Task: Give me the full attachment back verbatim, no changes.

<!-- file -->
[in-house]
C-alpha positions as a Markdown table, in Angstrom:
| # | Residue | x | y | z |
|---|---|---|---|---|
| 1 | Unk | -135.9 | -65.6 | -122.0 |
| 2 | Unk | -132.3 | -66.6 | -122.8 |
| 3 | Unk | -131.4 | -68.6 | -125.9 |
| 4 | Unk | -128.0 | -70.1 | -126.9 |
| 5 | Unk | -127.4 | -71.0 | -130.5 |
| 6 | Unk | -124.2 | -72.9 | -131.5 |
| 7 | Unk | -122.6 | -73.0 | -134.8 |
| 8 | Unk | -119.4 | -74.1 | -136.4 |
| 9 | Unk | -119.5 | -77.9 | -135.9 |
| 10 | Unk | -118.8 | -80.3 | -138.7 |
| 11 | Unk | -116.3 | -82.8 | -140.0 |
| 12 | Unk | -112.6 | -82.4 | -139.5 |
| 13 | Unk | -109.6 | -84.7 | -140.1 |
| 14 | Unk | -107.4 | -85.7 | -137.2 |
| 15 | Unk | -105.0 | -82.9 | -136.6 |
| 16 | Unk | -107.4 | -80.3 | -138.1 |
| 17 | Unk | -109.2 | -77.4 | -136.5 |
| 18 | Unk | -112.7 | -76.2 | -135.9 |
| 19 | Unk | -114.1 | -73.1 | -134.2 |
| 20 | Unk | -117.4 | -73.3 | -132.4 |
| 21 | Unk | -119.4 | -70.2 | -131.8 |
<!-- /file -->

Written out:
[in-house]
C-alpha positions as a Markdown table, in Angstrom:
| # | Residue | x | y | z |
|---|---|---|---|---|
| 1 | Unk | -135.9 | -65.6 | -122.0 |
| 2 | Unk | -132.3 | -66.6 | -122.8 |
| 3 | Unk | -131.4 | -68.6 | -125.9 |
| 4 | Unk | -128.0 | -70.1 | -126.9 |
| 5 | Unk | -127.4 | -71.0 | -130.5 |
| 6 | Unk | -124.2 | -72.9 | -131.5 |
| 7 | Unk | -122.6 | -73.0 | -134.8 |
| 8 | Unk | -119.4 | -74.1 | -136.4 |
| 9 | Unk | -119.5 | -77.9 | -135.9 |
| 10 | Unk | -118.8 | -80.3 | -138.7 |
| 11 | Unk | -116.3 | -82.8 | -140.0 |
| 12 | Unk | -112.6 | -82.4 | -139.5 |
| 13 | Unk | -109.6 | -84.7 | -140.1 |
| 14 | Unk | -107.4 | -85.7 | -137.2 |
| 15 | Unk | -105.0 | -82.9 | -136.6 |
| 16 | Unk | -107.4 | -80.3 | -138.1 |
| 17 | Unk | -109.2 | -77.4 | -136.5 |
| 18 | Unk | -112.7 | -76.2 | -135.9 |
| 19 | Unk | -114.1 | -73.1 | -134.2 |
| 20 | Unk | -117.4 | -73.3 | -132.4 |
| 21 | Unk | -119.4 | -70.2 | -131.8 |